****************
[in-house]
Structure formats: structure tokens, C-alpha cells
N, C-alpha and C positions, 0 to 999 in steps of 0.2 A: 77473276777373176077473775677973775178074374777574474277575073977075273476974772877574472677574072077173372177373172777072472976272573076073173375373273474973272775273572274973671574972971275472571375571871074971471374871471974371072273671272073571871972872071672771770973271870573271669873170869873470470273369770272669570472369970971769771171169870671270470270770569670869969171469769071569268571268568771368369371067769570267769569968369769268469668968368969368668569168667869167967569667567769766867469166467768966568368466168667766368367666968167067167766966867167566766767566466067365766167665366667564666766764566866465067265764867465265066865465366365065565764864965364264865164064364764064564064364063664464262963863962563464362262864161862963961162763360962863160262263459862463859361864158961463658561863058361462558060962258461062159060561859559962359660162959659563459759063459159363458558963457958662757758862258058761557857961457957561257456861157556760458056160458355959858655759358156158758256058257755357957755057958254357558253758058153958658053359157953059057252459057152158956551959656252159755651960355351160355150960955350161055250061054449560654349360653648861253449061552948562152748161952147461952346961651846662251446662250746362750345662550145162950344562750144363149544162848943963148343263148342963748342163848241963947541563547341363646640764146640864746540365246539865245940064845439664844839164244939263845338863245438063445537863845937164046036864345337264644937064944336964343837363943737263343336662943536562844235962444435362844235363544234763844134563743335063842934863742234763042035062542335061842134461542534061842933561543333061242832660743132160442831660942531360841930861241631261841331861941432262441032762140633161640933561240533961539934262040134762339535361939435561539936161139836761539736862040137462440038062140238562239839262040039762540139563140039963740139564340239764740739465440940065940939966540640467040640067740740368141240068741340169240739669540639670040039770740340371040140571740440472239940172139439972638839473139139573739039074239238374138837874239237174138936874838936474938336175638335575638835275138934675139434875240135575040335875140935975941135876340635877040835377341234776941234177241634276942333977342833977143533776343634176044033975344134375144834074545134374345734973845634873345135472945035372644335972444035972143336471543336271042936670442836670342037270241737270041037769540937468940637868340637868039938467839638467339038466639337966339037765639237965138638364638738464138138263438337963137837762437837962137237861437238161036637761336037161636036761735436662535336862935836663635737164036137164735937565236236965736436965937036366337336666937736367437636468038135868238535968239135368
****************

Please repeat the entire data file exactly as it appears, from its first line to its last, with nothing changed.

[in-house]
Structure formats: structure tokens, C-alpha cells
N, C-alpha and C positions, 0 to 999 in steps of 0.2 A: 77473276777373176077473775677973775178074374777574474277575073977075273476974772877574472677574072077173372177373172777072472976272573076073173375373273474973272775273572274973671574972971275472571375571871074971471374871471974371072273671272073571871972872071672771770973271870573271669873170869873470470273369770272669570472369970971769771171169870671270470270770569670869969171469769071569268571268568771368369371067769570267769569968369769268469668968368969368668569168667869167967569667567769766867469166467768966568368466168667766368367666968167067167766966867167566766767566466067365766167665366667564666766764566866465067265764867465265066865465366365065565764864965364264865164064364764064564064364063664464262963863962563464362262864161862963961162763360962863160262263459862463859361864158961463658561863058361462558060962258461062159060561859559962359660162959659563459759063459159363458558963457958662757758862258058761557857961457957561257456861157556760458056160458355959858655759358156158758256058257755357957755057958254357558253758058153958658053359157953059057252459057152158956551959656252159755651960355351160355150960955350161055250061054449560654349360653648861253449061552948562152748161952147461952346961651846662251446662250746362750345662550145162950344562750144363149544162848943963148343263148342963748342163848241963947541563547341363646640764146640864746540365246539865245940064845439664844839164244939263845338863245438063445537863845937164046036864345337264644937064944336964343837363943737263343336662943536562844235962444435362844235363544234763844134563743335063842934863742234763042035062542335061842134461542534061842933561543333061242832660743132160442831660942531360841930861241631261841331861941432262441032762140633161640933561240533961539934262040134762339535361939435561539936161139836761539736862040137462440038062140238562239839262040039762540139563140039963740139564340239764740739465440940065940939966540640467040640067740740368141240068741340169240739669540639670040039770740340371040140571740440472239940172139439972638839473139139573739039074239238374138837874239237174138936874838936474938336175638335575638835275138934675139434875240135575040335875140935975941135876340635877040835377341234776941234177241634276942333977342833977143533776343634176044033975344134375144834074545134374345734973845634873345135472945035372644335972444035972143336471543336271042936670442836670342037270241737270041037769540937468940637868340637868039938467839638467339038466639337966339037765639237965138638364638738464138138263438337963137837762437837962137237861437238161036637761336037161636036761735436662535336862935836663635737164036137164735937565236236965736436965937036366337336666937736367437636468038135868238535968239135368